The Cristea Roberts Gallery will unveil a major new body of etchings and monoprints by Ian Davenport (b.1966), YBA and graduate of Goldsmiths College of Art, London. Davenport, who is driven by an enduring fascination with the materiality and process of painting and printmaking, has made a series of monumental triptychs, his largest prints to date, inspired by the colour compositions of historical paintings by Hans Holbein, Gustav Klimt, and Vincent van Gogh. These works will be shown alongside further etchings and a series of splatter screenprints, a departure from Davenport’s signature technique of vertical lines cascading down into rich puddles of colour.
Melismatic, a musical term which refers to the singing of a single syllable of text whilst moving between several different notes in succession, includes Davenport’s largest and most ambitious editions to date. Four monumental etched triptychs, each an orchestration of 42 different colour combinations, are rendered in fluid lines of colour which pool to form puddles at the bottom of the compositions and each measure 177 x 255 cm. The Ambassadors (After Holbein), 2017, and Primavesi (After Klimt), 2017, are abstract interpretations of the colours used in Holbein’s famous painting, The Ambassador, 1533, and Gustav Klimt’s 1912 painting, Portrait of Mada Primavesi.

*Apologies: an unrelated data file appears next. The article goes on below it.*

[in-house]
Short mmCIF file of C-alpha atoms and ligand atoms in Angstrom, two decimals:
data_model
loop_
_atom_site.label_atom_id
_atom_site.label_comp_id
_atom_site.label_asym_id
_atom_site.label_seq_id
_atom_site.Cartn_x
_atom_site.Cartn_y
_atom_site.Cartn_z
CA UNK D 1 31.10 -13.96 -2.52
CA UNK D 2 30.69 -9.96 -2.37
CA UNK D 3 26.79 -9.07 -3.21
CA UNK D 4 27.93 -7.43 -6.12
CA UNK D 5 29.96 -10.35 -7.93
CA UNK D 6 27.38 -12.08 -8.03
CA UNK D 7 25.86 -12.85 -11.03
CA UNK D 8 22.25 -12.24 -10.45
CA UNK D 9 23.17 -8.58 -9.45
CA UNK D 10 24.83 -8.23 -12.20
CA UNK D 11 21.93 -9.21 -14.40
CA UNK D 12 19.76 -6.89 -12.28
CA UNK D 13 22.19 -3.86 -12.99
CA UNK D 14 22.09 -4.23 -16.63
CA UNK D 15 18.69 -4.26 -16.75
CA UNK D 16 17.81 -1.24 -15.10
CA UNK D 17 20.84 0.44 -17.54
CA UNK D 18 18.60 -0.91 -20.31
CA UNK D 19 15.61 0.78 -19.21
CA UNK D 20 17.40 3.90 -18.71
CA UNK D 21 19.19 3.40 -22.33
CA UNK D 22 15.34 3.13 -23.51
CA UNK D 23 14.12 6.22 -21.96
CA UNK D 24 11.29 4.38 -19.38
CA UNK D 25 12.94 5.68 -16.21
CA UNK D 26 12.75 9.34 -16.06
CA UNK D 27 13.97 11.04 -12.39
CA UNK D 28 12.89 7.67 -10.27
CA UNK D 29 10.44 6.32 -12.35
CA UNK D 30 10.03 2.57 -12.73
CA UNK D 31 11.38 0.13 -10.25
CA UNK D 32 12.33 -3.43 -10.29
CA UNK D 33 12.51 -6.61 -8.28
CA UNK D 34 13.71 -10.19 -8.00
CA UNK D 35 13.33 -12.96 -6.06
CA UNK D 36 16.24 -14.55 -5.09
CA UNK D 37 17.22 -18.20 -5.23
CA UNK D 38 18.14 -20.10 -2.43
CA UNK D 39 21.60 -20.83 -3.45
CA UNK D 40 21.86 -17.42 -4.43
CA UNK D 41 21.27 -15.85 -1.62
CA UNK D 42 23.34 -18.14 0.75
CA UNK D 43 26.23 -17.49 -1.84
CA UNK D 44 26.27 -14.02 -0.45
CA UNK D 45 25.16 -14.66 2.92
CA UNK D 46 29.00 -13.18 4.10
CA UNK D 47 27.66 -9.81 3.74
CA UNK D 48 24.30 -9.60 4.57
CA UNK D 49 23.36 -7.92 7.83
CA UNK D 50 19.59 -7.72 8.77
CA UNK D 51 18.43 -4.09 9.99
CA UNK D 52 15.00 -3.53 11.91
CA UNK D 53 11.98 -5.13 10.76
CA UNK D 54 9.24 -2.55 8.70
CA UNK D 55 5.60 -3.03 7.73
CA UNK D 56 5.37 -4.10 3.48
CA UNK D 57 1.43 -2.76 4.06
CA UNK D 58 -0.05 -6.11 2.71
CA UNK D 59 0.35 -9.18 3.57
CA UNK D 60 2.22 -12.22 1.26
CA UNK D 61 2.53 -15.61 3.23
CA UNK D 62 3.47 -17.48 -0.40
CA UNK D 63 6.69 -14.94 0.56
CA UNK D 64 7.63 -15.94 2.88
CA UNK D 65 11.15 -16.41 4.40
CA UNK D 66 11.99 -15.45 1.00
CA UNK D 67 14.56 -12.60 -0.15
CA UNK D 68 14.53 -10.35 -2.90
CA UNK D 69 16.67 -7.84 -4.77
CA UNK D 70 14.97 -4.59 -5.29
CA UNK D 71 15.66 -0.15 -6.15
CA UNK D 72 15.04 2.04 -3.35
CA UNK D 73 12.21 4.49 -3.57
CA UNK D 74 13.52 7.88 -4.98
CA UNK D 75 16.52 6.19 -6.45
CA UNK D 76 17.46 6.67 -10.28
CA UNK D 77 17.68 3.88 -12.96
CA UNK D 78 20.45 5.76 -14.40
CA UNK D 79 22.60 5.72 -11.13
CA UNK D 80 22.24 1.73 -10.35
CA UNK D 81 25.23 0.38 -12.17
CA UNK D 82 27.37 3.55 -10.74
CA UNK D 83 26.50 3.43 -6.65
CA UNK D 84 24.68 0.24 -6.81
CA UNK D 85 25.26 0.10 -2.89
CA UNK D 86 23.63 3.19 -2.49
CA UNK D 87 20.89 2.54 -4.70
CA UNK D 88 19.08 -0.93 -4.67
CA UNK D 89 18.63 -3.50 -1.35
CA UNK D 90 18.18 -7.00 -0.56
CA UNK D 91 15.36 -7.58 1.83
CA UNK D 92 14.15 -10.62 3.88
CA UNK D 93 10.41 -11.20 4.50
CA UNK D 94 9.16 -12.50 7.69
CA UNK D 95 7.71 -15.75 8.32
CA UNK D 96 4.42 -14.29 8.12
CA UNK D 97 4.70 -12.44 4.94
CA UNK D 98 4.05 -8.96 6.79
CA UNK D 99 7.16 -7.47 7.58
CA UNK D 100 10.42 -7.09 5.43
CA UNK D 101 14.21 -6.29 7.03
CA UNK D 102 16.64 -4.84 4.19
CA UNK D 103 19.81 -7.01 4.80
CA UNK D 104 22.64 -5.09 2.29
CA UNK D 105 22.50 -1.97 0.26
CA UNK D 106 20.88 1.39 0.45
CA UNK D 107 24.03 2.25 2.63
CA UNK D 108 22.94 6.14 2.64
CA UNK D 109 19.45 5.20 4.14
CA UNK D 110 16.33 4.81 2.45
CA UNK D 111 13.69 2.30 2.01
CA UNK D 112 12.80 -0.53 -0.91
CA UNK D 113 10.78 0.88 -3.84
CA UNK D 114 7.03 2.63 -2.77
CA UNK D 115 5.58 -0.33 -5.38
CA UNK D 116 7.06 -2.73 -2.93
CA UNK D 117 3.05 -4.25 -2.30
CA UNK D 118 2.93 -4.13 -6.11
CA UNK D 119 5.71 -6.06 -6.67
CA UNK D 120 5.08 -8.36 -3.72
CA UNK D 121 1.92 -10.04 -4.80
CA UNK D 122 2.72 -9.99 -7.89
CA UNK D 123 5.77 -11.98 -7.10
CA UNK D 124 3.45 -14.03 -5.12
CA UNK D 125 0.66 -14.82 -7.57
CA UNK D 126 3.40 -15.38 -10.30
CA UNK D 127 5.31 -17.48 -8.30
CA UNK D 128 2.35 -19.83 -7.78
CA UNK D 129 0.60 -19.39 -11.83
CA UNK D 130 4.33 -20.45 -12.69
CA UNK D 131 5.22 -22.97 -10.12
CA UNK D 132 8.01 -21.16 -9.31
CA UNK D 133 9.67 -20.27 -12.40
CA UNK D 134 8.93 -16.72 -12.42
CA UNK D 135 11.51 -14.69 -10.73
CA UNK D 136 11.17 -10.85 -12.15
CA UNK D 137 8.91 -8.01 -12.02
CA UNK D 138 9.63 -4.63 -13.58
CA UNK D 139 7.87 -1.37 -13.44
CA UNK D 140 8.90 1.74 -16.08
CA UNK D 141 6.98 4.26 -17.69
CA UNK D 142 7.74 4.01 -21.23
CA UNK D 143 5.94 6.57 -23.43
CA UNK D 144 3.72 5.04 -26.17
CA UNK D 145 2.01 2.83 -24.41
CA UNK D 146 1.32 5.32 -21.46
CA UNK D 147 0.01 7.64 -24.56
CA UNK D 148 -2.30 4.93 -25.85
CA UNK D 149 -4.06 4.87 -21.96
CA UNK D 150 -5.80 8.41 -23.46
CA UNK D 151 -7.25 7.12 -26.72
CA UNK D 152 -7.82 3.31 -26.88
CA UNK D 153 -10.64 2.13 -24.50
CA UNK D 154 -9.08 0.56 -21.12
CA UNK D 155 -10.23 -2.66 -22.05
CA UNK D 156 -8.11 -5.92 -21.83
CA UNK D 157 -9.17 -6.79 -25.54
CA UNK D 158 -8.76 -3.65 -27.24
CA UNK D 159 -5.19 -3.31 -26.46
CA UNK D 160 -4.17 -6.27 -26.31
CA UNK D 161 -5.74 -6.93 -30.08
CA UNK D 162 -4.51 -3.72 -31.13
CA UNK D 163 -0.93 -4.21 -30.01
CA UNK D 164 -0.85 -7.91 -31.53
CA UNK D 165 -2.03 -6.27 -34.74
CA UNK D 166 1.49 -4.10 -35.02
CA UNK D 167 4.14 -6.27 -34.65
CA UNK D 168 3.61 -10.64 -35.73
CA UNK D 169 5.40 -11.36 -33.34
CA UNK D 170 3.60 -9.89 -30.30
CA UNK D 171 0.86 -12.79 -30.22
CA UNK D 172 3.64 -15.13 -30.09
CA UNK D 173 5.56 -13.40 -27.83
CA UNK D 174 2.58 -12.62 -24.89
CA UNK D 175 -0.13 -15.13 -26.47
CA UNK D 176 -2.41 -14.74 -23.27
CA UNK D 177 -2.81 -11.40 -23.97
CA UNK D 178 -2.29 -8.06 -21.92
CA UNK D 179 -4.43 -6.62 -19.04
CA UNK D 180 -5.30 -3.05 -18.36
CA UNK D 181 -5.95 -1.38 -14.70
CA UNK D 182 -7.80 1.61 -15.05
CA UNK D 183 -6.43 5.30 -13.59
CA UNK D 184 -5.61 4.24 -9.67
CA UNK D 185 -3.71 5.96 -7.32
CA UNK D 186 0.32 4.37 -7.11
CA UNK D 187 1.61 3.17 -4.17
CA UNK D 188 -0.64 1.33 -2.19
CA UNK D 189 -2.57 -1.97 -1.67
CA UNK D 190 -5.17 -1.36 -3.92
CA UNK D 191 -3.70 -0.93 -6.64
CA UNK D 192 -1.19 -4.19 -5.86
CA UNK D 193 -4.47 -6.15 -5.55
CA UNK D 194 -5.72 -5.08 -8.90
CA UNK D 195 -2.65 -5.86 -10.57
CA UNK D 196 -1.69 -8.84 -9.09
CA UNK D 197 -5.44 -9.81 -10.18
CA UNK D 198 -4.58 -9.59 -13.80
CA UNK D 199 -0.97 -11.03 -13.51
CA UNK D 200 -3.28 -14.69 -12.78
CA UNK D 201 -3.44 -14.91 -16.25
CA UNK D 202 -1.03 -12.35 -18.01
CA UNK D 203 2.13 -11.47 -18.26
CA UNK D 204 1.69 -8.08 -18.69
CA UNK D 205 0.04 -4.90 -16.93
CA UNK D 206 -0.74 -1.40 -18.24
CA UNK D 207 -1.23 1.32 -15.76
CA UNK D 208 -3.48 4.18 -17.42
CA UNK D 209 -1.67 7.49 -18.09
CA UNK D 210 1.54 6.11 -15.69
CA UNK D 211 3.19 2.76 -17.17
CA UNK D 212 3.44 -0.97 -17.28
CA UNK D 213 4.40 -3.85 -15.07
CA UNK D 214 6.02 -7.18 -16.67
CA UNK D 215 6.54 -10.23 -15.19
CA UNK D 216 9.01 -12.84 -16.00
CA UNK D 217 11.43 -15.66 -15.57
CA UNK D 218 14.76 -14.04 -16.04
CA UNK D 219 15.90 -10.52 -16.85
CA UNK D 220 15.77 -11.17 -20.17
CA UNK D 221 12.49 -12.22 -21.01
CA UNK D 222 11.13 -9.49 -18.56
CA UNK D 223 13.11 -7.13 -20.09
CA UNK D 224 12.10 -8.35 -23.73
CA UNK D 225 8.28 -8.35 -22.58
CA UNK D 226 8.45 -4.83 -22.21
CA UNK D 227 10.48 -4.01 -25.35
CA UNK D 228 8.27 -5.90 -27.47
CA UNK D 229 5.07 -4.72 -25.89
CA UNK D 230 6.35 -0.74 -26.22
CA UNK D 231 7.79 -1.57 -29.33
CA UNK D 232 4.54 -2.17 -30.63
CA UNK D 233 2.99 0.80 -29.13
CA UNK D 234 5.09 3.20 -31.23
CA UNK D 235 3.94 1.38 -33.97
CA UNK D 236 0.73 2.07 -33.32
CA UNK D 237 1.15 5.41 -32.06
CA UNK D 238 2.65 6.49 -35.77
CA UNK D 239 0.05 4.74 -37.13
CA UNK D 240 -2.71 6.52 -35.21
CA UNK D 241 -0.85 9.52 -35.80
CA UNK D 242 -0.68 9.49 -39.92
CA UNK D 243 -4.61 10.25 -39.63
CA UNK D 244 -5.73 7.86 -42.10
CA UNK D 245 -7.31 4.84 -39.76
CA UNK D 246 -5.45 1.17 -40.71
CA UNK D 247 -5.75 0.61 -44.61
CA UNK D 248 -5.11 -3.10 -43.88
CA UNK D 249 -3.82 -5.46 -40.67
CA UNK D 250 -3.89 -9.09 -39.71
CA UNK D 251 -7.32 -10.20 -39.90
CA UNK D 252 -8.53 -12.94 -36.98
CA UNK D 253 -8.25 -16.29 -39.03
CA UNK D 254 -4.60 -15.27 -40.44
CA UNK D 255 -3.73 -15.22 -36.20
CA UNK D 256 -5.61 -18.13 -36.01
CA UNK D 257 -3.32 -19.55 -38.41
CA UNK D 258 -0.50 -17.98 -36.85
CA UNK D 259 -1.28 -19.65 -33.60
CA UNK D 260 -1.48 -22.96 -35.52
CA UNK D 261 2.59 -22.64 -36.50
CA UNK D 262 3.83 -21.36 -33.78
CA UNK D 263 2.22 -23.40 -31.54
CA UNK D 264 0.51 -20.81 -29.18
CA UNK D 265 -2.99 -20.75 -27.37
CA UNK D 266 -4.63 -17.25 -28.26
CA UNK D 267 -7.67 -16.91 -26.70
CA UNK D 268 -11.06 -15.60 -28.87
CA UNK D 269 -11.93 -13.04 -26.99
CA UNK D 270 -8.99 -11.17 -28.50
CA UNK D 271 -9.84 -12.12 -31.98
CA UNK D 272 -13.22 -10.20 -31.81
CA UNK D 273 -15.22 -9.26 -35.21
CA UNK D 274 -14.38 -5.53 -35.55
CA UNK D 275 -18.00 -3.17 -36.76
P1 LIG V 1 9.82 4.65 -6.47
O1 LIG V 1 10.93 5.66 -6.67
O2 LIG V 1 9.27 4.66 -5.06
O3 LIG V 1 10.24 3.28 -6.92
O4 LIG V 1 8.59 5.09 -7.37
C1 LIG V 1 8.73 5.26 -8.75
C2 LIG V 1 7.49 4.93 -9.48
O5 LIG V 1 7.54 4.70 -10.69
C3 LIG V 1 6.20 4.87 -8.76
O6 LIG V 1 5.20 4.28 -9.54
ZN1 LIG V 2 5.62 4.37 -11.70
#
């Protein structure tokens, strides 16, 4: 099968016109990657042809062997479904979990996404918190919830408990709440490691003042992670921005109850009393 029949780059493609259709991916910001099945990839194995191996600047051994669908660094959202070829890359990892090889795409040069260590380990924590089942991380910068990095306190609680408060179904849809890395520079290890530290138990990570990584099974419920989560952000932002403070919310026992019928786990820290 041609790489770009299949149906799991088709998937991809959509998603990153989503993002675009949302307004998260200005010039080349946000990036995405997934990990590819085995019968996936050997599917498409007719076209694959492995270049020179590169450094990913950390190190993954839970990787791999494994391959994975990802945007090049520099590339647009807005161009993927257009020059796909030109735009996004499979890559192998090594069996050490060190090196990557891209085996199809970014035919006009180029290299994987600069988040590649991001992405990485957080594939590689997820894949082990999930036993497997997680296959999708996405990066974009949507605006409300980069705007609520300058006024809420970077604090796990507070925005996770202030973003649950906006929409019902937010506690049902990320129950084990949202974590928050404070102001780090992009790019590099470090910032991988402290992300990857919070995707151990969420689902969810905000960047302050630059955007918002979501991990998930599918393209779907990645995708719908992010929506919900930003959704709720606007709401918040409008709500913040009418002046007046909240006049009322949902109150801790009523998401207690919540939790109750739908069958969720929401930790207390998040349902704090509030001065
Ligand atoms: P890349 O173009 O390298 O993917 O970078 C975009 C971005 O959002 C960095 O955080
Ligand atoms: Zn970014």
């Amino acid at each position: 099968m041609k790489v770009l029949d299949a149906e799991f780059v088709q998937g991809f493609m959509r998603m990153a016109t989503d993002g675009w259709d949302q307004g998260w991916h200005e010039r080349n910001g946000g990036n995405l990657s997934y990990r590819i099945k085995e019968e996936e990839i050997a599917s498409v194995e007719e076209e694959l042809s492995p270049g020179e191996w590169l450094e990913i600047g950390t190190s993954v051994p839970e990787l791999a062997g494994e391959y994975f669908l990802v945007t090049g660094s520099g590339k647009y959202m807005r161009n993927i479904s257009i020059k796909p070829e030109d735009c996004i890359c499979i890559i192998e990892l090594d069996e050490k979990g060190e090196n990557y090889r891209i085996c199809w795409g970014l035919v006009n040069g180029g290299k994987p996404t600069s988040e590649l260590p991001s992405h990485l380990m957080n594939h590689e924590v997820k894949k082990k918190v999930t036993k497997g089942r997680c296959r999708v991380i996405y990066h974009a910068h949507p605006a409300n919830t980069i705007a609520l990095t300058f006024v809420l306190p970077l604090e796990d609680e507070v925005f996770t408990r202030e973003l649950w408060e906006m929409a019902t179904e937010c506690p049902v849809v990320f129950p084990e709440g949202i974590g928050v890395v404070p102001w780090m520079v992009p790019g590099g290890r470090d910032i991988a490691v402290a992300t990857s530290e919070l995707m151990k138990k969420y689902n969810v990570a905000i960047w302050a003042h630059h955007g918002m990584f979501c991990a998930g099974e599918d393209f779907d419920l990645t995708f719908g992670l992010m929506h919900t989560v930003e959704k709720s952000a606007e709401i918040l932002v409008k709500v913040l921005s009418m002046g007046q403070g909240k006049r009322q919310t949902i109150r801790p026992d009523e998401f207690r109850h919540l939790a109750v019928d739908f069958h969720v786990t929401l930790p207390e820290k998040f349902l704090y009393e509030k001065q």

These works are accompanied by two unique monoprint etchings, entitled The Marriage (After Perugino), 2017 and Elise (After Van Gogh), 2017, each one a more daring exploration of colour and line. These prints will be complemented by a recent series of etchings, under the group title Colourcade Buzz, made using chine collé. Experimentation, improvisation, and exploring the accidental are a vital part of the creative process for Davenport. The second part of the exhibition Davenport switches to a totally new format in which the printed colours are splattered rather than poured. This completely new departure in his work will appear in the form of six screenprints under the group title of Colour Splat.
Above text and images courtesy of Cristea Roberts Gallery.